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28| pfi | Middle East Report 2009 Vodafone Qatar Vodafone


t the end of April 2009, with the global equity markets still in the depths of despair and the IPO window largely closed for all but the bravest of issuers, Vodafone Qatar QSC defied the sceptics and closed its


QR3.4bn (US$940m) IPO. Despite being targeted at just Qatari individuals and Qatari-owned institutions, the offer was fully covered, with additional unsatisfied insti- tutions unable to receive shares due to an offer structure designed to skew allocations towards Qatari retail investors. At the close of the subscription period, the IPO was the largest globally in the year to-date, the second largest IPO ever in Qatar and the first multi-national company to be offered on the Doha Securities Market (DSM). HSBC Bank Middle East acted as joint financial adviser and joint lead manager with Qatar National Bank, and Denton Wilde Sapte acted as the company's legal counsel. The IPO was always inevitable and the requirement for


Vodafone Qatar (the company) to offer 40% of its share cap- ital to the public and restrict the offering to Qatari resi- dents was written into the terms of the second Public Mobile Telecommunications Network and Services Licence agreement (the license). This licence was award- ed on December 10 2007 by a consortium consisting prin- cipally of Vodafone Group PLC, the leading global provider of telecommunication services, and Qatar Foundation, "a private institution of public utility" founded by His High- ness the Emir Sheikh Hamad Bin Khalifa Al-Thani. The company was incorporated on April 22 2008 and began rolling out its operations in March 2009. The second mobile licence finally allowed a new mobile operator into the State of Qatar following 22 years of monopoly by Qatar Telecom. The investment case offered to investors was driven by a number of factors.


By Michael Bevan, direc- tor and head of equity capi- tal markets, MENA, HSBC Bank Middle East ; Neil Nicholson, partner and head of cor- porate finance, Denton


Wilde Sapte, Dubai; and Romi Nayef, associate, Denton


Wilde Sapte, Doha.


defies sceptics A


http://www.pfie.com


0Vodafone Qatar was entering a buoyant market with average revenue per user or ARPU rates among the highest in the world and a strong outlook driven by a growing and wealthy population in a country with a positive macro outlook and a wealth of natural resources. 0Vodafone Qatar had the support of two key share- holders. Qatar Foundation, a partner with local connections and market knowledge, and Vodafone Group with its international experience and ability to leverage on its global product offering, brand, services and know-how. 0The management team that had been put in place had a wealth of knowledge in the telecoms space and were supported by a very well connected board of directors. The key over-riding issue with regards to the IPO was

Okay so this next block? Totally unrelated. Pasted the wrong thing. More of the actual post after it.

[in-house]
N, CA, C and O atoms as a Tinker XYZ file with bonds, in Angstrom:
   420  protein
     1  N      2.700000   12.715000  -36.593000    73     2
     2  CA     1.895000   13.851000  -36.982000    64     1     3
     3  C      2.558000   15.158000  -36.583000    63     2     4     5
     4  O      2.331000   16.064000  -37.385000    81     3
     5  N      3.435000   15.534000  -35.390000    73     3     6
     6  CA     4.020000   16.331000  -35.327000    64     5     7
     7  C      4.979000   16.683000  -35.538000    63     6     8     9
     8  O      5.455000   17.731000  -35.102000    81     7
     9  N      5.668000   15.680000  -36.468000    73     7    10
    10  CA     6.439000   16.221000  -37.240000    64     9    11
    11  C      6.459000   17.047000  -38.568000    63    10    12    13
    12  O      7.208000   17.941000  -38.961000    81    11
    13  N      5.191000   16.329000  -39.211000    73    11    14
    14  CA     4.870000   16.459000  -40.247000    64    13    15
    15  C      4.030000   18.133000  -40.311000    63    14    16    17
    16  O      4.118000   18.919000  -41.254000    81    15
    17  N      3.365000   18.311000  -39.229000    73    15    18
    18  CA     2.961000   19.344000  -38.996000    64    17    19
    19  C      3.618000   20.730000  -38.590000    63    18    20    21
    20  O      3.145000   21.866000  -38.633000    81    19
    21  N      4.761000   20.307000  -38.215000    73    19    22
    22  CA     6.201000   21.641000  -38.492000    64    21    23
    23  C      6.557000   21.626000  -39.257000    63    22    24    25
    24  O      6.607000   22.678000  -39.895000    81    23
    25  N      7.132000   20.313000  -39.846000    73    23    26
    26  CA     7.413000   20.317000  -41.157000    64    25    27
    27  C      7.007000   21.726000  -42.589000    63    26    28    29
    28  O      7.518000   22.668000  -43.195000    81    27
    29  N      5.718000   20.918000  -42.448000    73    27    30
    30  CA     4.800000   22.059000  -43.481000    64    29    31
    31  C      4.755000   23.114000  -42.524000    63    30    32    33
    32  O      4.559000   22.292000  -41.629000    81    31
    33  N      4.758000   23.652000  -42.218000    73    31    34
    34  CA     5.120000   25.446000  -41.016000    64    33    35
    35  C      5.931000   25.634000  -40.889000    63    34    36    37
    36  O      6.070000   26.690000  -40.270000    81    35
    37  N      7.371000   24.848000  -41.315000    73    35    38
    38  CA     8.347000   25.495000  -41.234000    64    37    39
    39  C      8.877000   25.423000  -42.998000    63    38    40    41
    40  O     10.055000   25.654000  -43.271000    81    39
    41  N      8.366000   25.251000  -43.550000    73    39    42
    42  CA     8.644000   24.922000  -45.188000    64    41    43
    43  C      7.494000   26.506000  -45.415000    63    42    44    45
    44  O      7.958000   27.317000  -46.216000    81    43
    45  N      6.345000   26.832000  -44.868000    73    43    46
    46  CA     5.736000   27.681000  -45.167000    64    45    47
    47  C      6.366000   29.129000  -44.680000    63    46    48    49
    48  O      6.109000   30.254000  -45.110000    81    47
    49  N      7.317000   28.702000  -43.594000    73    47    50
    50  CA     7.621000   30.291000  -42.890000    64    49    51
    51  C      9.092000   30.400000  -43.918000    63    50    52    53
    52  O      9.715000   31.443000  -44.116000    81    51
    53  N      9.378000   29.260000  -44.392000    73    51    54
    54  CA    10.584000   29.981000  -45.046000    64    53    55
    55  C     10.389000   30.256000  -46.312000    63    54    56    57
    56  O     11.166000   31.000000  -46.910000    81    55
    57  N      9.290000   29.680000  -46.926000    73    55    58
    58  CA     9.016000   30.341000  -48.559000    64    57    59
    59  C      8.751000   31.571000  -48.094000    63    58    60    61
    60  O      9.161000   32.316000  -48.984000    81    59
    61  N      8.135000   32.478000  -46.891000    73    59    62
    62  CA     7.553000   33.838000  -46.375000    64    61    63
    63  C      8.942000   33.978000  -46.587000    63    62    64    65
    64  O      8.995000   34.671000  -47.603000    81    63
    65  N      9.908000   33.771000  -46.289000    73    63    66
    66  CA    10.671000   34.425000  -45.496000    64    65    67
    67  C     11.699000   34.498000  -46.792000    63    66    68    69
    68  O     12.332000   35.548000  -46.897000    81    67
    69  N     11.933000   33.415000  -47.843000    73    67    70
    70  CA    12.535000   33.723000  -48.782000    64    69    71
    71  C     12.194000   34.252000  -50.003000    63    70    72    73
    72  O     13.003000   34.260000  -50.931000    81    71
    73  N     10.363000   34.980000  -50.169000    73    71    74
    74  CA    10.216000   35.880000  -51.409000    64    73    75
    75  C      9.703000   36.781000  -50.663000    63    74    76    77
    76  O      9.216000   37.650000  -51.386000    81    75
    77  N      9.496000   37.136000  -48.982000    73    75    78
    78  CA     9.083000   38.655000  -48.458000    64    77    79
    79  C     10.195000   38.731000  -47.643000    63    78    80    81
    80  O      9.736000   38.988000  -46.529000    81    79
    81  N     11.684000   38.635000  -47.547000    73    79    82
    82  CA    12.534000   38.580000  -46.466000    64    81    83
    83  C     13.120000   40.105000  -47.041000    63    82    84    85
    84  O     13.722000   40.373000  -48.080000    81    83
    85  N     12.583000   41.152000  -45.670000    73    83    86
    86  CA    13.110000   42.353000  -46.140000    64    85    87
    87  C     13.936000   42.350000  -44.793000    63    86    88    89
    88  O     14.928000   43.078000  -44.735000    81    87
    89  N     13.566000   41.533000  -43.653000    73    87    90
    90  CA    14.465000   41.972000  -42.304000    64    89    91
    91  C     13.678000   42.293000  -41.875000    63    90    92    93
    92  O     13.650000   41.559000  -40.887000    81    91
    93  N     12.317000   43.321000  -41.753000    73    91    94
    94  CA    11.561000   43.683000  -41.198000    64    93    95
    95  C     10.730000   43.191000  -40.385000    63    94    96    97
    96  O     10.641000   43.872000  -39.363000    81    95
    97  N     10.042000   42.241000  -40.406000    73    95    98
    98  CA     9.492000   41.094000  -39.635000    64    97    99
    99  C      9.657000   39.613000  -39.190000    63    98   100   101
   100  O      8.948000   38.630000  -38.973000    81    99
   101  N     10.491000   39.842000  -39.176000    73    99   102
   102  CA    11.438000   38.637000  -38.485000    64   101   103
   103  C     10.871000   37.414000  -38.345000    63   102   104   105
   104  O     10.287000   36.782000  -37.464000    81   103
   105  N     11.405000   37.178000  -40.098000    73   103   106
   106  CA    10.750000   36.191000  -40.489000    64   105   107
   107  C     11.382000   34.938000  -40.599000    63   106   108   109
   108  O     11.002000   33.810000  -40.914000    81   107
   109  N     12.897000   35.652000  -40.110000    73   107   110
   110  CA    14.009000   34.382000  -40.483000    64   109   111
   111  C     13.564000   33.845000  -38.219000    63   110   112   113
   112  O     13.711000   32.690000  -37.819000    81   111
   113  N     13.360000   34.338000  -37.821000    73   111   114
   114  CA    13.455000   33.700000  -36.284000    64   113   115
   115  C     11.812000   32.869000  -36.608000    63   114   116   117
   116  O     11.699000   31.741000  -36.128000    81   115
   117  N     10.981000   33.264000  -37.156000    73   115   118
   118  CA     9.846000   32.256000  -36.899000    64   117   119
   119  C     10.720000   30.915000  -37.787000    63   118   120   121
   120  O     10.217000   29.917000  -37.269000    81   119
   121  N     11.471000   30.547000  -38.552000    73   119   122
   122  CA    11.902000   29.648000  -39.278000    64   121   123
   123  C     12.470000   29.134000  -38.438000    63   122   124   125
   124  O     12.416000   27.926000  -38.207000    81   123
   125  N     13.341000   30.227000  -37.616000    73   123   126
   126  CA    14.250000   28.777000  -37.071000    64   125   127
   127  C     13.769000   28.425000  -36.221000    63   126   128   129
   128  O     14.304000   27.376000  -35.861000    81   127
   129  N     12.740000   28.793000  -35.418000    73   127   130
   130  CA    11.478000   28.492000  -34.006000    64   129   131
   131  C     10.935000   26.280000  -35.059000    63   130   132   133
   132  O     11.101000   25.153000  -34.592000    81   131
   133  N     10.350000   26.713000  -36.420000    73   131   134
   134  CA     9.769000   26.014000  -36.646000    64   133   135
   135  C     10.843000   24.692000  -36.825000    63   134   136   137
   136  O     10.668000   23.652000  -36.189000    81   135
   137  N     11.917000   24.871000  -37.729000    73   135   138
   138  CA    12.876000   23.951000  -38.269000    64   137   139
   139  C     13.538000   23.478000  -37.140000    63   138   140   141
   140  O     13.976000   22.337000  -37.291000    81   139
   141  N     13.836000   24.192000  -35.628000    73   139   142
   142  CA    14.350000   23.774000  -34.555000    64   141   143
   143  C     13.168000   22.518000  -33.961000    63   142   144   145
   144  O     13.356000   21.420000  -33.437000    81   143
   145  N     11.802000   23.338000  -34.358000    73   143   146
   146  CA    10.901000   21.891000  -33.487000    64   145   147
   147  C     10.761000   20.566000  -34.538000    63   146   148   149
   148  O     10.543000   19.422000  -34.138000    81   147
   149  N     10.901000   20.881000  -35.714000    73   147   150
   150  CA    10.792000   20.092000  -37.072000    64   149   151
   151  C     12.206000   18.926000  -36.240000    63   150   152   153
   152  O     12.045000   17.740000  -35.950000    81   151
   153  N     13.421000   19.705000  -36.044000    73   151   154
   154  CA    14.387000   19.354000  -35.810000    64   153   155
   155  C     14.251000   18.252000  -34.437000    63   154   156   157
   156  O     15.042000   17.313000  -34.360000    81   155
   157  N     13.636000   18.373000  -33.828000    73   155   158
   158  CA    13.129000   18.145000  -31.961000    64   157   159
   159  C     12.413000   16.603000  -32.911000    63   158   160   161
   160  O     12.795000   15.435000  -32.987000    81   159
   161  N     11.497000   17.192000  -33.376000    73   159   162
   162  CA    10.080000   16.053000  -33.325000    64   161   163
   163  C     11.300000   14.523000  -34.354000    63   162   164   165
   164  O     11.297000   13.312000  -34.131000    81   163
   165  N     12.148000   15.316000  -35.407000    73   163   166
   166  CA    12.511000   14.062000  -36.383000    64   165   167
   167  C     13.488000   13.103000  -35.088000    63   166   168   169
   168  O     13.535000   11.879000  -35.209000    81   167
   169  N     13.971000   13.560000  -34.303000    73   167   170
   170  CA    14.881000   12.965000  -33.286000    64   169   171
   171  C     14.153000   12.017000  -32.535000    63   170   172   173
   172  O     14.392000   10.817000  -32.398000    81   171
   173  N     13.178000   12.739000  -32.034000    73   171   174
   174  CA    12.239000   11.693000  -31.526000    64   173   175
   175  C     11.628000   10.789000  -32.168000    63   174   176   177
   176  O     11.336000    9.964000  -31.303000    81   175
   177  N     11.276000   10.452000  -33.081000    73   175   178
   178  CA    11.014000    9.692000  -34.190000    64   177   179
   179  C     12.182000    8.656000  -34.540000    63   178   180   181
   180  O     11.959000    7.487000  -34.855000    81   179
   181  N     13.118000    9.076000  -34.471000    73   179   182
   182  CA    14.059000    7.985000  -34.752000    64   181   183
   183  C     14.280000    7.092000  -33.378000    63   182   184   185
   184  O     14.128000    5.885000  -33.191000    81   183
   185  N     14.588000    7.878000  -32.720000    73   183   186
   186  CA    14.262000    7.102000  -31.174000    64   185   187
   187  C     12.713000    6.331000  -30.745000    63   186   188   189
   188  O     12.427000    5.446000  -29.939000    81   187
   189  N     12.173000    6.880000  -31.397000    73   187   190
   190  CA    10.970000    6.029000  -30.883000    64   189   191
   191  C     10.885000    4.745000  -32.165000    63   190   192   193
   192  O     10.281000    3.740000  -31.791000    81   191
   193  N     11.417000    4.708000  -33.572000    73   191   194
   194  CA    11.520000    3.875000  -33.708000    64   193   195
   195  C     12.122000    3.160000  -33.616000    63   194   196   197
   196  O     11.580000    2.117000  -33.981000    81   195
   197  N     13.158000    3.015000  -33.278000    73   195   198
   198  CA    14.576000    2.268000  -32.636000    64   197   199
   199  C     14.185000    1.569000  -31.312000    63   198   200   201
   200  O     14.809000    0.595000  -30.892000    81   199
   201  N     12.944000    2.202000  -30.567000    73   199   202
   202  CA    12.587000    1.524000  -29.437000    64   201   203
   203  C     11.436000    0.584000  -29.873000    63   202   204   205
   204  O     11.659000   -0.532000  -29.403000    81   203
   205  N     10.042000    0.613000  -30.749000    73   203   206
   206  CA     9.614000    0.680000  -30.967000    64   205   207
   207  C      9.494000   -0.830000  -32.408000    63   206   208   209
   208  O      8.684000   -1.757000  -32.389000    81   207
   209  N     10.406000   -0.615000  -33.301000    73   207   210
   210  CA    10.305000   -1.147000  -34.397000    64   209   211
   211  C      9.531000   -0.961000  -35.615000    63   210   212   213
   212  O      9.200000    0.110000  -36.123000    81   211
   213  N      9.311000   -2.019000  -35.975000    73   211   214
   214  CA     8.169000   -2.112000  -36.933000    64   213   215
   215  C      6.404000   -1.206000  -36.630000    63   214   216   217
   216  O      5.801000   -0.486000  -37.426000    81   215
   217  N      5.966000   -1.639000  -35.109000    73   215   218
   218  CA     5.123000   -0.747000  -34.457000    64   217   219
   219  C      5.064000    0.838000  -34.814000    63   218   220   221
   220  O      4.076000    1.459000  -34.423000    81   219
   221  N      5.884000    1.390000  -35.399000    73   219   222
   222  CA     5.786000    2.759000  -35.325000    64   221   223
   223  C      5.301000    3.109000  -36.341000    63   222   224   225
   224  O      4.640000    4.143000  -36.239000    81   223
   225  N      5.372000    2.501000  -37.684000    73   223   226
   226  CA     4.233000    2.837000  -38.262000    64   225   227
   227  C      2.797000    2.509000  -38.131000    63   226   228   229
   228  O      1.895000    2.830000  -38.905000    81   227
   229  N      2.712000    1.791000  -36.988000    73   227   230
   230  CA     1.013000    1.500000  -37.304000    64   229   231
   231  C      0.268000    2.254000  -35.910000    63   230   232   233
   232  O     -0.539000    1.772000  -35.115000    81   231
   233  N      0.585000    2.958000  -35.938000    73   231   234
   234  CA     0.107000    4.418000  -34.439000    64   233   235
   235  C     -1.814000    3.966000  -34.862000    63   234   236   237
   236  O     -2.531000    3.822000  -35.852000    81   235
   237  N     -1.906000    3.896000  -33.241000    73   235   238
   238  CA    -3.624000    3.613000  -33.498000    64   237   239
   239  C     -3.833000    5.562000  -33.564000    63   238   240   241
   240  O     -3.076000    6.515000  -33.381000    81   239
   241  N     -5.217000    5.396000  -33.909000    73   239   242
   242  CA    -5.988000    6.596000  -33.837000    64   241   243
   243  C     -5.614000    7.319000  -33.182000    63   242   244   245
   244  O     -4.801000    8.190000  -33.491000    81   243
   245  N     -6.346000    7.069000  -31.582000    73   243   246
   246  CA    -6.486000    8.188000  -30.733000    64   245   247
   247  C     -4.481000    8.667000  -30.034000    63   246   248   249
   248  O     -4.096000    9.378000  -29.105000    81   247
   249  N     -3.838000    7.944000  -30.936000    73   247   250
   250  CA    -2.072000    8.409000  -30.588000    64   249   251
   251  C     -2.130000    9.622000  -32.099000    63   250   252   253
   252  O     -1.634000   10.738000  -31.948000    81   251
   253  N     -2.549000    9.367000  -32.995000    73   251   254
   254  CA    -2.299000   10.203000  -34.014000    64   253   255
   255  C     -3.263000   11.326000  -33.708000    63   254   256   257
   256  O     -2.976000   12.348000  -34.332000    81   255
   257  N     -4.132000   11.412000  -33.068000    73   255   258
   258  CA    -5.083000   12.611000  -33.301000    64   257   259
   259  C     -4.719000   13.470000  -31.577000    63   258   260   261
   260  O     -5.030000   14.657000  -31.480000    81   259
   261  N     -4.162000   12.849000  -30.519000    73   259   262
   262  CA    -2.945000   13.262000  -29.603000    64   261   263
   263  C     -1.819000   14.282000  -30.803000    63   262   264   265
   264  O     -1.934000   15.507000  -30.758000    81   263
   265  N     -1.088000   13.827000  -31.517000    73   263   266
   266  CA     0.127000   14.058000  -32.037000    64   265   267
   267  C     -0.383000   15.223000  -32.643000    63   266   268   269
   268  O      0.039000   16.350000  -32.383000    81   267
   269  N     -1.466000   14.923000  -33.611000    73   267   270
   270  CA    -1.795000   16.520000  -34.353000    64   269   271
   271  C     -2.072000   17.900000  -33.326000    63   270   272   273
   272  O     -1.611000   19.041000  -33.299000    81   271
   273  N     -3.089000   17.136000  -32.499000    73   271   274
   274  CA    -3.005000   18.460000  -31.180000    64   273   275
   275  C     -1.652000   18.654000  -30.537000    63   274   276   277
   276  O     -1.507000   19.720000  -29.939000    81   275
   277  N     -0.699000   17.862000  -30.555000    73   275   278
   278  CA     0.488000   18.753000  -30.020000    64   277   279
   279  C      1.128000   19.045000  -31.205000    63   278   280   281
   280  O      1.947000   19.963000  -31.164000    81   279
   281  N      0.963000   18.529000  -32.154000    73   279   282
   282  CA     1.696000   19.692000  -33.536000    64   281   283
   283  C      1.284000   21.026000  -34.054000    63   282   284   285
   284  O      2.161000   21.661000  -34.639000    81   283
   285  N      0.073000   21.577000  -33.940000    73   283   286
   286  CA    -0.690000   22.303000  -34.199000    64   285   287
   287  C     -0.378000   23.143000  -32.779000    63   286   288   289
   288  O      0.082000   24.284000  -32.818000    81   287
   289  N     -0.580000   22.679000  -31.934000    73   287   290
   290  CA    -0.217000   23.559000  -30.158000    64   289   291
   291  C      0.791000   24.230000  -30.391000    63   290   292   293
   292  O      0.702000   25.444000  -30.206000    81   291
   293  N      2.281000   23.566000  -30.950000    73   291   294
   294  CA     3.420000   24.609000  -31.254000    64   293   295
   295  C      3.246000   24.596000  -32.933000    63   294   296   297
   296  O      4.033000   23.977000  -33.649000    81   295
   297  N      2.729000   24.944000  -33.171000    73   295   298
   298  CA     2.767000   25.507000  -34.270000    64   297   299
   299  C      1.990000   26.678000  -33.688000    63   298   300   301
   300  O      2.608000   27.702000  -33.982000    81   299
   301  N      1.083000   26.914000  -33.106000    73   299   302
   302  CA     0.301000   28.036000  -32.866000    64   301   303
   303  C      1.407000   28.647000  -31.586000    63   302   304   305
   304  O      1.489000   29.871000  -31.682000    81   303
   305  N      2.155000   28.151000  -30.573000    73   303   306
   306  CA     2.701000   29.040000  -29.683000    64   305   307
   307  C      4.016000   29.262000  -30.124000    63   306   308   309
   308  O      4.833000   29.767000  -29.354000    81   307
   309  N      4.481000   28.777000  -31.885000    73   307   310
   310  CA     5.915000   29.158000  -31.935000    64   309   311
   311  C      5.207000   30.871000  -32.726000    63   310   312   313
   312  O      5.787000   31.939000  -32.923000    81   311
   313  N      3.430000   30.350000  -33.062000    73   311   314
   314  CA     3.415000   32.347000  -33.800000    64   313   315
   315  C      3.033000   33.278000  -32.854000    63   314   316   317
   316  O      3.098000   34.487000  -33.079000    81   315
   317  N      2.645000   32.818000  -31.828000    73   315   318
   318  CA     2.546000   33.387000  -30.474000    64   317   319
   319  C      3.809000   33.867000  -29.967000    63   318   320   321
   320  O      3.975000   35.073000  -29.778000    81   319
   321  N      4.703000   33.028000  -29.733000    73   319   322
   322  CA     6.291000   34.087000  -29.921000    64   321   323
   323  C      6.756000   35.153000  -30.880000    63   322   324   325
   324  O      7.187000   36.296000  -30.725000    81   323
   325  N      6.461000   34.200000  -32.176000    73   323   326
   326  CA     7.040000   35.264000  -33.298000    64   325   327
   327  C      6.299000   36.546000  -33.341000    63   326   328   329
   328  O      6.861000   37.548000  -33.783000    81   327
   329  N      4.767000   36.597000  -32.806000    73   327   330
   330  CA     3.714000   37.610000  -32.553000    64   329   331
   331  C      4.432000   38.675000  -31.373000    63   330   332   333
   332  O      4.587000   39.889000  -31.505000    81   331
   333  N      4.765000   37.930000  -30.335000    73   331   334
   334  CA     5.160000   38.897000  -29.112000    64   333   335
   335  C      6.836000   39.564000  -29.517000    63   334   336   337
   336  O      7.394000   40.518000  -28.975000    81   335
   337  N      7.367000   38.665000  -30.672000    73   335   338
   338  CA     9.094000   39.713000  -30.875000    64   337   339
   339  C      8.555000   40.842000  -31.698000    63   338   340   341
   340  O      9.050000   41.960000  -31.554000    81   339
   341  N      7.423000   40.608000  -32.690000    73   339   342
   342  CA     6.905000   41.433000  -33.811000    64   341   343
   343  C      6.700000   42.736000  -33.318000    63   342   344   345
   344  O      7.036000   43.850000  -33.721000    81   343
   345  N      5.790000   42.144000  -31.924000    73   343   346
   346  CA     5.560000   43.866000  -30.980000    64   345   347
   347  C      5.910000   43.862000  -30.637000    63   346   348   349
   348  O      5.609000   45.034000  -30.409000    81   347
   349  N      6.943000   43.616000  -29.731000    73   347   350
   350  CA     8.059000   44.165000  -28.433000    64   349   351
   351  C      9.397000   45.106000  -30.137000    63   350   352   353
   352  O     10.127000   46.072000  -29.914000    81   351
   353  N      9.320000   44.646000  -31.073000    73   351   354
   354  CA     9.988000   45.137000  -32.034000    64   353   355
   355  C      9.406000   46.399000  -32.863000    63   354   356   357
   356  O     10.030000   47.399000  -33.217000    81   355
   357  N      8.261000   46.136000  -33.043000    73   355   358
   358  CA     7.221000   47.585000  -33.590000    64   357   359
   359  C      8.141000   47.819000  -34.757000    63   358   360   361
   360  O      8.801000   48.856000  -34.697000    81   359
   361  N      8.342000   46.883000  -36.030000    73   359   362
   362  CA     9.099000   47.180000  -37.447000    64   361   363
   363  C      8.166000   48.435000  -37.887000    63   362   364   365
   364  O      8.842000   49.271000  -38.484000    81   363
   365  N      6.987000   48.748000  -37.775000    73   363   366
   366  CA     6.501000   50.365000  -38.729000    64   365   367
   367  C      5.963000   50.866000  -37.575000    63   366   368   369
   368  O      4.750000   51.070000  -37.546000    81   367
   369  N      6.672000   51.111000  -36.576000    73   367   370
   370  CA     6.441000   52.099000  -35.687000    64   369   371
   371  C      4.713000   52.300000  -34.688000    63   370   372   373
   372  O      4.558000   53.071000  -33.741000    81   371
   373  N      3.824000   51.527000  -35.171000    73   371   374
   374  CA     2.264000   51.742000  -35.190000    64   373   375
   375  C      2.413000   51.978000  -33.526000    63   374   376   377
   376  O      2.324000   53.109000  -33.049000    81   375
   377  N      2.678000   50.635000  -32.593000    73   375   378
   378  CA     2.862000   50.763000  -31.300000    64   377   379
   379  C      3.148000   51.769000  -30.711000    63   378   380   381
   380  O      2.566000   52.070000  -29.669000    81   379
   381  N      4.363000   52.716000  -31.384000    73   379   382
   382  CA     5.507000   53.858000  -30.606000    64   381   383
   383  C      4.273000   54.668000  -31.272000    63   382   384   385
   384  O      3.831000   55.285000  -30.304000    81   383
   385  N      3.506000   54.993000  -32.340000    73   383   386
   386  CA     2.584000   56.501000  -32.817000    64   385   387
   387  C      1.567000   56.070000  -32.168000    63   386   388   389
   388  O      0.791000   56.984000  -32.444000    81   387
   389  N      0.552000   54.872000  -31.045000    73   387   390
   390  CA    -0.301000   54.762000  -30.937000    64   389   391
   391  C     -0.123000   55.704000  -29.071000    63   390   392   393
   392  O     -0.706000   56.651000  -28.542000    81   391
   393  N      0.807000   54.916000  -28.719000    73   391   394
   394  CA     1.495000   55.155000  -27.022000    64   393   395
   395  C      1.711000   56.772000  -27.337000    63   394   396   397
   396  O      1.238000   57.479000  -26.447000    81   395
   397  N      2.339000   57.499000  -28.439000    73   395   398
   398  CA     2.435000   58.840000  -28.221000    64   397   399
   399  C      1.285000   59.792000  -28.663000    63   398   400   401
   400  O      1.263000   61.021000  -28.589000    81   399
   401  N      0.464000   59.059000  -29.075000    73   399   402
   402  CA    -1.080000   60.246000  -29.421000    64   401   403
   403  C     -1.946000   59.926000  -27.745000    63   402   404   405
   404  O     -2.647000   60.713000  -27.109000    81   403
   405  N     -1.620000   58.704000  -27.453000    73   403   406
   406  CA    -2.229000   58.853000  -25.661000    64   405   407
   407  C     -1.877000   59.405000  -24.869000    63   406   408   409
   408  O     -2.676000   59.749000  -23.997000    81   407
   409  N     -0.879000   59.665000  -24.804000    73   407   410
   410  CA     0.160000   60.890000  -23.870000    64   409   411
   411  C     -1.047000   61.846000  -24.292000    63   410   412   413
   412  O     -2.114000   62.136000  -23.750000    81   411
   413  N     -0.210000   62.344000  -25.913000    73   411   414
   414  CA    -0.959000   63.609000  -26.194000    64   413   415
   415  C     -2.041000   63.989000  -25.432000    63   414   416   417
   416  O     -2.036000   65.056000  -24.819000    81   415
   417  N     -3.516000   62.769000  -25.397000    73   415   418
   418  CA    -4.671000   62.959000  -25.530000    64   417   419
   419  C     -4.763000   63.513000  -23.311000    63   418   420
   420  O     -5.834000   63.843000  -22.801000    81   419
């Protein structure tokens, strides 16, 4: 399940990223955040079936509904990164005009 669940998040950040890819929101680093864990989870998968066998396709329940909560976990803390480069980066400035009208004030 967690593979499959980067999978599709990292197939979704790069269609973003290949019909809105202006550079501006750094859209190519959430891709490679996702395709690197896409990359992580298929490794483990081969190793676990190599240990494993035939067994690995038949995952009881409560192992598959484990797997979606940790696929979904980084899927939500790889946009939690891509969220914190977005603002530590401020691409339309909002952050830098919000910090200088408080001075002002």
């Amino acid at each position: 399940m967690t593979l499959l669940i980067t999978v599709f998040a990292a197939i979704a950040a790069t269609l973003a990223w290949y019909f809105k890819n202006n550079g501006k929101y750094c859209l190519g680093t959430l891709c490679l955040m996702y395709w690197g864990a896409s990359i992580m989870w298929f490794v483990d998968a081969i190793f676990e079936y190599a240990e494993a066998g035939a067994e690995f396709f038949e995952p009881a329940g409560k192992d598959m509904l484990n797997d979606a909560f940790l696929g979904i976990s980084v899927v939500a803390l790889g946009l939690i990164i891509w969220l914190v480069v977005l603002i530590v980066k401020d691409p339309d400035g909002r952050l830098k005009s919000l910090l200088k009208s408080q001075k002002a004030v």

always going to be the state of the equity markets and the challenge in establishing the level of potential demand for what was a large offering in a difficult environment. The MENA equity markets in the first quarter of 2009 remained aligned to the global markets – highly volatile and weak. The DSM fell by more than 25% in the first three months of 2009 and, for a short period in February, was down more than 65% from its peak just eight months previously. Given the structure of local deals that are principally targeted at retail investors, there is a limited ability to sound out the market on potential demand and a judgement on the depth of potential demand is based on an understanding of local flows, low level discussions with the large Qatari-based families as well as crucial experience on investor behaviour gained from previous deals. In addition to the unfavourable market conditions, a significant challenge in structuring the offering was to ensure there was a balance between making the IPO a suc- cess and that the offering was covered, while at the same time limiting the impact on the DSM, which typi- cally experiences significant liquidity outflows ahead of


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